Drinking Our Way Through Houston’s Beer, Food and Graffiti Scene

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Drinking Our Way Through Houston’s Beer, Food and Graffiti Scene

Houston exists in a strange place in my mind. I spent most of my childhood in that city, from the age of three until 15, and most of my memories of the city are consumed with the iconic images of American suburbia: playing in backyard swimming pools, climbing fences between my house and my neighbors, ice skating at the indoor rink in the sprawling Galleria shopping complex close to my father’s office. I also had my first beer there, a Budweiser from a can that in I inhaled in secret after mowing the lawn one day during the city’s notoriously, horrendously humid summers.

So, when I returned to Houston in early December of last year, expectations were ill defined. The 80-degree temps were uncharacteristically high for early winter—it had been in the mid-40s the week previous—which added to my disorientation of visiting a place that I once knew intimately and yet never really knew.

And when I took my wife to my childhood home and the nearby community center on a sun-dappled Saturday afternoon right at the golden hour, all the clichés rang true. Everything felt smaller. My old house, the space between houses, the walk to the playground and the hill that I would bike up every day to head toward the bayou, it all felt reduced. Which is ironic, given that Houston is massive, populated by 6.77 million people within its 669-square-mile metroplex.

It quickly became clear that, during my 20-plus-year absence, the city has grown into itself. It boasts the largest Asian population (after L.A.) in the country, with a diaspora that has proffered legions of amazing food and drink—the “Viet-Cajun” trend profiled in an episode of David Chang’s wonderful Netflix series Ugly Delicious, as well as amazing Chinese, Indian, and contemporary American cuisine, which seem to live in harmony with the requisite Texas bar-b-que, Gulf Coast seafood, and Tex-Mex. GQ food critic Brett Martin dubbed Houston the “New Capital of Southern Cool,” and his sprawling and effusive piece had primed me to return.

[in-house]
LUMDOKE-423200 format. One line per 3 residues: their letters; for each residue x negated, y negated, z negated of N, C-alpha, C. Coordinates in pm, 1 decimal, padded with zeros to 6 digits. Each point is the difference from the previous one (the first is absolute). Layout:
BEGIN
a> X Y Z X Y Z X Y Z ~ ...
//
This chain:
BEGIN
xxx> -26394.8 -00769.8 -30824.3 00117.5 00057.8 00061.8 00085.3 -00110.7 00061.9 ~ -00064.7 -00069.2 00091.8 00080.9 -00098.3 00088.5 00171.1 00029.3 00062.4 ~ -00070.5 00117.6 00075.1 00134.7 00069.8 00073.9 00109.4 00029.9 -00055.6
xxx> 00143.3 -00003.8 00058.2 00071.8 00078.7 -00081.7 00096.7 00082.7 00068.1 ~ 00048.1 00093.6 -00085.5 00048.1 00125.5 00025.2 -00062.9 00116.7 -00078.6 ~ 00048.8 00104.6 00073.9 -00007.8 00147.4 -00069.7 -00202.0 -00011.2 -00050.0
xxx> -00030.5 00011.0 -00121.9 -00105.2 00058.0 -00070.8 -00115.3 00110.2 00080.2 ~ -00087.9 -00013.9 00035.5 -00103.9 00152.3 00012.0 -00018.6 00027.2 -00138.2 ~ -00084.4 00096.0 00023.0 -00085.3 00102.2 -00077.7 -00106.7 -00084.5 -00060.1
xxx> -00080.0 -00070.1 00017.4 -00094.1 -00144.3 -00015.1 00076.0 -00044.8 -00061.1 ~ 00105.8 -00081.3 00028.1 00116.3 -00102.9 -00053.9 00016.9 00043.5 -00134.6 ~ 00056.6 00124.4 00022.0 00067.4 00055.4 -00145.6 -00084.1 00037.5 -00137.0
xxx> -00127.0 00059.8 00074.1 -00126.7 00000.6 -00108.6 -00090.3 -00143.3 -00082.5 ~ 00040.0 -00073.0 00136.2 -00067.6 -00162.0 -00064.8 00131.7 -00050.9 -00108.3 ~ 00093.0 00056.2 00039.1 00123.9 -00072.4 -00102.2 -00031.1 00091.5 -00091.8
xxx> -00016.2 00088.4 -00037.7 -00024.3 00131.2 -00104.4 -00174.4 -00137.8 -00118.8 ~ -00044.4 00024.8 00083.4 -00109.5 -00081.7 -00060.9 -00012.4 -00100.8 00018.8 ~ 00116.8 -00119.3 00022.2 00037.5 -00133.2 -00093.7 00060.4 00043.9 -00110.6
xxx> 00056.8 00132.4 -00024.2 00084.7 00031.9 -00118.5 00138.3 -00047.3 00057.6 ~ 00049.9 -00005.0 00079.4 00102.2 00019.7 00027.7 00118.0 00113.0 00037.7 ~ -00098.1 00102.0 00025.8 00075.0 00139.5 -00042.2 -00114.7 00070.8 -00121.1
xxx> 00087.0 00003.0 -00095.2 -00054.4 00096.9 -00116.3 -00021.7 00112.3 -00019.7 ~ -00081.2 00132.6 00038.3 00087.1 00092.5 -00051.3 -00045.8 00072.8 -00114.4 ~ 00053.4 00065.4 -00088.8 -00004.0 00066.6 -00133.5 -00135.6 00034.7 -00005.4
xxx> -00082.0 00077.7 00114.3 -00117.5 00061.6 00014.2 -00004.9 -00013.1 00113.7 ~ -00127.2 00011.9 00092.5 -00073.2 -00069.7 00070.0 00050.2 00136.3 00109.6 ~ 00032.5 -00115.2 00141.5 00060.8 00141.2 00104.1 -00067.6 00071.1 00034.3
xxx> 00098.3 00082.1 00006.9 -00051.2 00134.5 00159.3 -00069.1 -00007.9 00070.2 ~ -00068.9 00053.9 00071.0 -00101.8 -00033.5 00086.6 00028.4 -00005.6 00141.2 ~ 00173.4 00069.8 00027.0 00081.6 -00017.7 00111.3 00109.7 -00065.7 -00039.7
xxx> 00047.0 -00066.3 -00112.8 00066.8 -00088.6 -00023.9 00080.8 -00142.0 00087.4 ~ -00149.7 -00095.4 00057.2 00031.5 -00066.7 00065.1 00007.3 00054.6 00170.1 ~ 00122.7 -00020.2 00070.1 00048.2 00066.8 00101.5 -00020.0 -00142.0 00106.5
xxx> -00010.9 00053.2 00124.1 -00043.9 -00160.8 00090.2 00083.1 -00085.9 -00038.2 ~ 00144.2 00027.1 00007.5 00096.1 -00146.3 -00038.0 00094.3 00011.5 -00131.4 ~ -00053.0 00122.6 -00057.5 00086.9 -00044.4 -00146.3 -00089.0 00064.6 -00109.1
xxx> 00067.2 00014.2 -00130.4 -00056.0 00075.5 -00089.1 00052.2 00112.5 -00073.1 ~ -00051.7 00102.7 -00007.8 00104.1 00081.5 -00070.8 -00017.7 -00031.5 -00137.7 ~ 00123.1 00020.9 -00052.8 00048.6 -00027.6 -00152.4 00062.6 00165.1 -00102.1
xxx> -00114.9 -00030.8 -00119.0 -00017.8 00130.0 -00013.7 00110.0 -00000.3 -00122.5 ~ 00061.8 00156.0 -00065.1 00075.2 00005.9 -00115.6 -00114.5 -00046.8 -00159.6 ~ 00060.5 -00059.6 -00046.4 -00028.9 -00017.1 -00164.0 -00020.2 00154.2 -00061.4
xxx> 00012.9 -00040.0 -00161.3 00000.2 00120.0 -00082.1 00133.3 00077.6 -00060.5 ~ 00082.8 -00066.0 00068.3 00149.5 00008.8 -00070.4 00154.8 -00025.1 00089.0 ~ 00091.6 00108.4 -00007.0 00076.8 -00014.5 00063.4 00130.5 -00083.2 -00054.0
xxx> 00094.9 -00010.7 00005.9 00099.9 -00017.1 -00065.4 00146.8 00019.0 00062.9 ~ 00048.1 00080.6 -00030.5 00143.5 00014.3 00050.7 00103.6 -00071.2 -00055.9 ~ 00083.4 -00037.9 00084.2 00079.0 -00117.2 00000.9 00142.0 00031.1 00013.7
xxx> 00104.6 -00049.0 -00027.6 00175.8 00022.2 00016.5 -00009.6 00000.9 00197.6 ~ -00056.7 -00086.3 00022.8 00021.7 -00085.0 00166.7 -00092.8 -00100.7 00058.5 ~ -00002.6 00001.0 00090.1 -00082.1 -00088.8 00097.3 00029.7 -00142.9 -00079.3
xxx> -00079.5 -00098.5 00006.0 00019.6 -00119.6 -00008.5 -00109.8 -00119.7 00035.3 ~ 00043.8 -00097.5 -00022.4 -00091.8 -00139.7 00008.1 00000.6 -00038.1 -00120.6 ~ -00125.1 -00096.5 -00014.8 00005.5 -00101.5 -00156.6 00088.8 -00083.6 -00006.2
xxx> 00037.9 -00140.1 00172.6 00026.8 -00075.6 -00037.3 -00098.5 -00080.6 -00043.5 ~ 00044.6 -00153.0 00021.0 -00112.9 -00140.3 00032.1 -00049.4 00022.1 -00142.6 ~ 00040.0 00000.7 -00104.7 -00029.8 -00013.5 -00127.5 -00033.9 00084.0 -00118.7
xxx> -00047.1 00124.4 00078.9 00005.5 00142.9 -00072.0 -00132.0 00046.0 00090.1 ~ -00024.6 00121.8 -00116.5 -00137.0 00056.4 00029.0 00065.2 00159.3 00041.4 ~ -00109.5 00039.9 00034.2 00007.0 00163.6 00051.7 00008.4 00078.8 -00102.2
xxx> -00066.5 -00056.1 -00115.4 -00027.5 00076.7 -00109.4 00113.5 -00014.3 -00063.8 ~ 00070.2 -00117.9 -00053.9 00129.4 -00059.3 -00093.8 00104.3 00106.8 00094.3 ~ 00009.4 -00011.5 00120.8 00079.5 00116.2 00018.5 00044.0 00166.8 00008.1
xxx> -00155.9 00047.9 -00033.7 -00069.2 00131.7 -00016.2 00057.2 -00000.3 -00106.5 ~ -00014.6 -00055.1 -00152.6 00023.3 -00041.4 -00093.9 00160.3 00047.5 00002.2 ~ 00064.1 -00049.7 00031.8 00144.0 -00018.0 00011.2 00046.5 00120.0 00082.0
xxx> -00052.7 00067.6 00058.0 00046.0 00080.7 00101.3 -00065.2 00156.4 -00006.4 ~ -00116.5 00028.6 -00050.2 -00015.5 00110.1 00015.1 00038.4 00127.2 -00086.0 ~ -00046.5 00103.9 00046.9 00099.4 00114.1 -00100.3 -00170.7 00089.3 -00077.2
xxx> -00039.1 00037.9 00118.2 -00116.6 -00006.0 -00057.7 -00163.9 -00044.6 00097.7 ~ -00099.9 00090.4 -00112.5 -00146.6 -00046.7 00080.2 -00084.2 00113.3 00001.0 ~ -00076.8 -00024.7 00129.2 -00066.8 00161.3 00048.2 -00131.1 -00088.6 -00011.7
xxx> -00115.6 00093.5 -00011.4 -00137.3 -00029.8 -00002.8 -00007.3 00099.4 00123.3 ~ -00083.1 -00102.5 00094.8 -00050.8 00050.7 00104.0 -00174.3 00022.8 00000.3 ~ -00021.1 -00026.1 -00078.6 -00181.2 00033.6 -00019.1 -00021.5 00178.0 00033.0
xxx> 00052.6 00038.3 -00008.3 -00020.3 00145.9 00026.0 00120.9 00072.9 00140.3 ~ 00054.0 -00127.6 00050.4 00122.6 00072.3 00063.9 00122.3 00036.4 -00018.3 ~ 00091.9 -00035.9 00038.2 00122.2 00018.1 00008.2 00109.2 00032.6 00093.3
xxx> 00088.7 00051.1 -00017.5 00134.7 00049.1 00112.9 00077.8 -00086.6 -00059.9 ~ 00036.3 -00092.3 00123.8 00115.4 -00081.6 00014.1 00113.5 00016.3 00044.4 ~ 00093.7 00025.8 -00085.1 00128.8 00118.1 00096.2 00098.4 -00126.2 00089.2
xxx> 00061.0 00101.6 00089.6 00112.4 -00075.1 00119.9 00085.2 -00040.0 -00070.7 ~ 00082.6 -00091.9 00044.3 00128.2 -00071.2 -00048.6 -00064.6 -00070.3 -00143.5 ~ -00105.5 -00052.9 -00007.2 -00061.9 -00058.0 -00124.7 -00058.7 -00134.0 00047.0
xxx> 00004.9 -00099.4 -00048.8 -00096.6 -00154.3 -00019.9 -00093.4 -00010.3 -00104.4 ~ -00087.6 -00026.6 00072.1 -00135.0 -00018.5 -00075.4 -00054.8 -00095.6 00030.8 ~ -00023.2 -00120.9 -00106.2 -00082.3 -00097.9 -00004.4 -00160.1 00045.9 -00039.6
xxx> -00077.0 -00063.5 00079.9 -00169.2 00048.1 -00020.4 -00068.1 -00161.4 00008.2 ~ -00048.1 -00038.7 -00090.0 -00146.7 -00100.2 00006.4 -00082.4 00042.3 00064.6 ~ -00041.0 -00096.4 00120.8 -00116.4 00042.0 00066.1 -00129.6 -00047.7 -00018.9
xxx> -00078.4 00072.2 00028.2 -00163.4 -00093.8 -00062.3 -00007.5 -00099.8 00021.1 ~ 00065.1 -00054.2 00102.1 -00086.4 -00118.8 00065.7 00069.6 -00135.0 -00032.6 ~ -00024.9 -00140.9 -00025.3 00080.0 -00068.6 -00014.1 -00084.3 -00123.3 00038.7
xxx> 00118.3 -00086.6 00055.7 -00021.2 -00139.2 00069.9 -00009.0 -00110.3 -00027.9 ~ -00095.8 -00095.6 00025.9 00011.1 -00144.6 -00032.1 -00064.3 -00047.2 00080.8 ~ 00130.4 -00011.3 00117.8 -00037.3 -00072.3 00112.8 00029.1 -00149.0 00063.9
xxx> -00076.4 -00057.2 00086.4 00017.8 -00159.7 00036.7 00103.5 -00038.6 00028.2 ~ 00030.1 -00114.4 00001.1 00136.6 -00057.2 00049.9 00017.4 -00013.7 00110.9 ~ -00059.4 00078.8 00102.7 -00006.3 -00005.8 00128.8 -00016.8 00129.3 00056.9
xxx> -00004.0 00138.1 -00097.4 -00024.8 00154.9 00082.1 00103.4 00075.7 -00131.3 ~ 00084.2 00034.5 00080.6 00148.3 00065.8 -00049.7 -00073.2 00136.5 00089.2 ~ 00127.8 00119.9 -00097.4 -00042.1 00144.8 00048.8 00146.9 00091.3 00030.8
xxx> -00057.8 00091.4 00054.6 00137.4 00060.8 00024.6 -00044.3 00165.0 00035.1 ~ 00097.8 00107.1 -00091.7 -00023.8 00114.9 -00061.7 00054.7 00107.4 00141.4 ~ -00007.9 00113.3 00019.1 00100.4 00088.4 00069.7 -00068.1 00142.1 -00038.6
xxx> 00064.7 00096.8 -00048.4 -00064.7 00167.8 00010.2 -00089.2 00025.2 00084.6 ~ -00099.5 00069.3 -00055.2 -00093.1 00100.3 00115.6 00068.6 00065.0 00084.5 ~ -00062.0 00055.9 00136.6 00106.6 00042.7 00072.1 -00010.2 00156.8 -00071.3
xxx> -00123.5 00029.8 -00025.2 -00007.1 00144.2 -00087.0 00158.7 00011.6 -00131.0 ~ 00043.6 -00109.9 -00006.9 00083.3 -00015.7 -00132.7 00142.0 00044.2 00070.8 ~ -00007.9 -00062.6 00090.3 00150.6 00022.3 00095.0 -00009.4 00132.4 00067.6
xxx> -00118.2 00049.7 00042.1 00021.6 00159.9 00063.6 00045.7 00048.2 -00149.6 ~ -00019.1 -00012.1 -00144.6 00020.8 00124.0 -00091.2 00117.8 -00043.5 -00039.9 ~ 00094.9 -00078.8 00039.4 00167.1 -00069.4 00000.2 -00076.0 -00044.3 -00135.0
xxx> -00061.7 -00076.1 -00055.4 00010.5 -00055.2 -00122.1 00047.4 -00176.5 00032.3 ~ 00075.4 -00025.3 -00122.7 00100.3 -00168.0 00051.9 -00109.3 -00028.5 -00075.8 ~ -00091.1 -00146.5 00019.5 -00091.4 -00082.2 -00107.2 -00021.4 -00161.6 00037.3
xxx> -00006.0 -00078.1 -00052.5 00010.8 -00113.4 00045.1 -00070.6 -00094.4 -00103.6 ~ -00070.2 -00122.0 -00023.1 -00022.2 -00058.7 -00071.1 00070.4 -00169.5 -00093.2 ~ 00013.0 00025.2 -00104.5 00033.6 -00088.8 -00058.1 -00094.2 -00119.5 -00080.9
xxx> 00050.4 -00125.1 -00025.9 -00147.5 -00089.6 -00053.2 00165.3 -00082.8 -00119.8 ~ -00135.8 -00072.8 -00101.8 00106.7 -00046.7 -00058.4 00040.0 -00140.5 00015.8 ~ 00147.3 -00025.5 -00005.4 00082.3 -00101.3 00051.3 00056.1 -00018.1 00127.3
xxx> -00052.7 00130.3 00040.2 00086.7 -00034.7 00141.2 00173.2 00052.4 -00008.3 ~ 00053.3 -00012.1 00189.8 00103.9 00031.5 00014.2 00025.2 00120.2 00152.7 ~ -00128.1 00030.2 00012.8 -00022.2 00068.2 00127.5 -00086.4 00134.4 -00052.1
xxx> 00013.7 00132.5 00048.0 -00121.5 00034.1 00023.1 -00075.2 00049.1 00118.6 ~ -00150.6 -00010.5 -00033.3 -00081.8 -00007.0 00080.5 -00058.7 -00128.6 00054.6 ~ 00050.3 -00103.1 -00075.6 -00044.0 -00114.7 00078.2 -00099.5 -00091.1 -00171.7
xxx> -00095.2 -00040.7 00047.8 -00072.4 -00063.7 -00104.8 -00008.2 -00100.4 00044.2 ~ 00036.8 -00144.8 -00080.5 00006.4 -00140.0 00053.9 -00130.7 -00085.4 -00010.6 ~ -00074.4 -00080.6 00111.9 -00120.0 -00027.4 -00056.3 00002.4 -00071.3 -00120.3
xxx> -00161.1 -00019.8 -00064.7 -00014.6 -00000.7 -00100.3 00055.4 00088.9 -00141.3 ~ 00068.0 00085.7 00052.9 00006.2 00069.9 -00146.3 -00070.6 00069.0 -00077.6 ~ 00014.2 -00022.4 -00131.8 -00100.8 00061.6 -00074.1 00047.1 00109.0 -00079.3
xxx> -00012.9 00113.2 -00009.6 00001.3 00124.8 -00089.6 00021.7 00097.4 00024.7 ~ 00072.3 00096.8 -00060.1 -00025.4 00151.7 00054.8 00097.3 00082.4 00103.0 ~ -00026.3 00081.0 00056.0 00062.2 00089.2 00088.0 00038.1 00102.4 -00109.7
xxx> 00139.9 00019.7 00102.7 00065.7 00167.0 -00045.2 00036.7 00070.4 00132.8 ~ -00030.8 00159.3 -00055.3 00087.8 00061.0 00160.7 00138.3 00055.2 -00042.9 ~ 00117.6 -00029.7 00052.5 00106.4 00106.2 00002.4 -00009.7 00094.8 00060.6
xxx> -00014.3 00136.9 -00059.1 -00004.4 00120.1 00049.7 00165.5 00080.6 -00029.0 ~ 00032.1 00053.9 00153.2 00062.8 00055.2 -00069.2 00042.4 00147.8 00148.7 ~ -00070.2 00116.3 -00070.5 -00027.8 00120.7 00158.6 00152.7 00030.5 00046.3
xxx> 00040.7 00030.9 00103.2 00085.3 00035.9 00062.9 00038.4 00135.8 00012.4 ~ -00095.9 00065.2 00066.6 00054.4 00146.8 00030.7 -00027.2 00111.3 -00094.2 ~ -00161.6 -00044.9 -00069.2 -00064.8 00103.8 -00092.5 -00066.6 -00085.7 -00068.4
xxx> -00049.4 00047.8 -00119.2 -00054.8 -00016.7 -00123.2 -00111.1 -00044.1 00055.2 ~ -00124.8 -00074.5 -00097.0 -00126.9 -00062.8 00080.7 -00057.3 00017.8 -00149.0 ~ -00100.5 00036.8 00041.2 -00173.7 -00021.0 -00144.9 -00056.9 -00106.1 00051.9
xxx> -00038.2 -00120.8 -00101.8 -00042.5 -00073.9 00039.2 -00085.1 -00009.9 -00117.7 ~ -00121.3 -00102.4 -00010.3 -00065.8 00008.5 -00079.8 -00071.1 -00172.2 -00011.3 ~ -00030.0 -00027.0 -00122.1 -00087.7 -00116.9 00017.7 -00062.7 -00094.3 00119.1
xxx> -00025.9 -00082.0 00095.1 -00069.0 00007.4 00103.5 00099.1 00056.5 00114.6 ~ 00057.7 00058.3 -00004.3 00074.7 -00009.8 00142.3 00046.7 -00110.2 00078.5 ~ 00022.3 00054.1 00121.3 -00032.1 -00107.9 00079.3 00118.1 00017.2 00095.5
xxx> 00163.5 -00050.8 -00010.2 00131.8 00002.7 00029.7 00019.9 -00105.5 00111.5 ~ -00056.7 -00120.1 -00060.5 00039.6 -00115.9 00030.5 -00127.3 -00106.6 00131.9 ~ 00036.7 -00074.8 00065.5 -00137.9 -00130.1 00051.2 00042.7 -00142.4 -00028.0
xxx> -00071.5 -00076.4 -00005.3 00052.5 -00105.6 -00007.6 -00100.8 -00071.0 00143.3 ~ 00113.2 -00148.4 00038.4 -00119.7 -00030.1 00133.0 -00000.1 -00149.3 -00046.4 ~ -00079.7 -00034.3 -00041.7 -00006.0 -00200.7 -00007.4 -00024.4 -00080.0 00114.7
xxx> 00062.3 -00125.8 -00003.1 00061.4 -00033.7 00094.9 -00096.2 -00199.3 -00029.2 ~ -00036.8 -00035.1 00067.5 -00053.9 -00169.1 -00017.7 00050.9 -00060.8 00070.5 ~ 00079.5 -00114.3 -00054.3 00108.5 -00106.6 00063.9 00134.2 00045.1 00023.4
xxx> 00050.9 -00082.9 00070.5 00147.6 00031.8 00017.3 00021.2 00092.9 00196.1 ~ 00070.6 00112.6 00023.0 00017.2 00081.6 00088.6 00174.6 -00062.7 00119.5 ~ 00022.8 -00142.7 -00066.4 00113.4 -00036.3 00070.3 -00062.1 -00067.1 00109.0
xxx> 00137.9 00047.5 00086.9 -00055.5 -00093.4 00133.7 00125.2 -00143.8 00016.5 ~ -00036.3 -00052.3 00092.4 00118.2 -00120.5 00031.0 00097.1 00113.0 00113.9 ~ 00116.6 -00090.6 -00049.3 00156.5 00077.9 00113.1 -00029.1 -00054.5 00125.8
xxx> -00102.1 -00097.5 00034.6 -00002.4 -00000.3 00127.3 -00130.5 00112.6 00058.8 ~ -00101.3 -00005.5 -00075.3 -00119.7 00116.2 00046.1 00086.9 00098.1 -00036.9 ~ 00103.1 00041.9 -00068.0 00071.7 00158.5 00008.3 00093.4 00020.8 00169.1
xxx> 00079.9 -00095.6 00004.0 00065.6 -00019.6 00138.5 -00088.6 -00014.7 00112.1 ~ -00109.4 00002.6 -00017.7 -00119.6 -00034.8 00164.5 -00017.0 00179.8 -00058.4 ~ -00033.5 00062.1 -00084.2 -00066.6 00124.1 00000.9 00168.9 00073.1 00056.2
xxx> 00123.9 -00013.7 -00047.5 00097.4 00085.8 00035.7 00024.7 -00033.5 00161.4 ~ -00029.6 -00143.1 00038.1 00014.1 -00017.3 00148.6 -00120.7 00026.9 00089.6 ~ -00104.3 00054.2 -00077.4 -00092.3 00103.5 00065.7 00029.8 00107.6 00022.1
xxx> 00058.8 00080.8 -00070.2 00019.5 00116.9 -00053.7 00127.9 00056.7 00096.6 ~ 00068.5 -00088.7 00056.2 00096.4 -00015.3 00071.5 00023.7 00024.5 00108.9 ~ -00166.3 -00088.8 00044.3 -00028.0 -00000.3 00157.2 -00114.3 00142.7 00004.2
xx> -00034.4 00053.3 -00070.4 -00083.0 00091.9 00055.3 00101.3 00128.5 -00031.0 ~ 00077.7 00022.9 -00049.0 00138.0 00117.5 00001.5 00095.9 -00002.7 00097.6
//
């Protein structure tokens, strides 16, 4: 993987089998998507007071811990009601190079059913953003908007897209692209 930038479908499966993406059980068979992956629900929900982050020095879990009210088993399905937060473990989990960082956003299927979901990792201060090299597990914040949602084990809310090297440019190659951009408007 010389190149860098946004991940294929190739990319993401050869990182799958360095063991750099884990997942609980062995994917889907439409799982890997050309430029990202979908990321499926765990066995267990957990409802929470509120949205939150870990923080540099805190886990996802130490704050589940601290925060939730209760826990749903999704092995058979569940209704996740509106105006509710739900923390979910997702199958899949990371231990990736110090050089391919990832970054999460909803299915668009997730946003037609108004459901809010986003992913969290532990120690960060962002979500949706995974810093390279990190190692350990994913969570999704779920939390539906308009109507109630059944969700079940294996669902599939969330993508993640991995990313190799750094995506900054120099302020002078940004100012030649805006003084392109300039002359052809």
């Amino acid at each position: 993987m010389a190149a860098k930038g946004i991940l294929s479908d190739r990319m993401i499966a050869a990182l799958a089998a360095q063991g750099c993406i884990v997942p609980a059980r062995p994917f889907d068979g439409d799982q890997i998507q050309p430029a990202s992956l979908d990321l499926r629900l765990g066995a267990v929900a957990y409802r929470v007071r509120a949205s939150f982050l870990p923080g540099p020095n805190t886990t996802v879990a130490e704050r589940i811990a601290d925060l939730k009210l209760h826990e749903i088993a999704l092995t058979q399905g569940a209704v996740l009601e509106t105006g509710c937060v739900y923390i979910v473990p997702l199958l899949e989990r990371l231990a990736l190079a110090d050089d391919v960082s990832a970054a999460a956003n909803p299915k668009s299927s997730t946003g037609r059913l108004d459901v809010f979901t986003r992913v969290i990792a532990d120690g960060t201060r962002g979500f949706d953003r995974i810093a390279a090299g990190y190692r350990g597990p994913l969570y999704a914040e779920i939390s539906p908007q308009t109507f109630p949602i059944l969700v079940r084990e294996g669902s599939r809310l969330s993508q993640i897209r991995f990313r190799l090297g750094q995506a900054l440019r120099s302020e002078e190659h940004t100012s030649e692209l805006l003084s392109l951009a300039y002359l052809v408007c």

Unlike other metropolises, which see scenes explode in downtown and its nearby neighborhoods, what’s happening in Houston is everywhere within its sizable footprint—except downtown, which has a pretty unassuming skyline and ranks as one of the sleepiest downtown scenes I’ve ever encountered. Handfuls of bar-hopping pedestrians popped up on Friday and Saturday nights to hit a small array of locales like the dueling piano joint and a House of Blues outpost, but when I arrived mid-day on a work day, the streets felt abandoned. No scurrying businessmen, bike curriers, or delivery trucks jockeying for space. No tour groups. No e-scooters or bike share programs. Nothing. And Houston’s sprawling size means you need a car (or a ride service) to get pretty much anywhere.

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One of the many murals at Graffiti Park.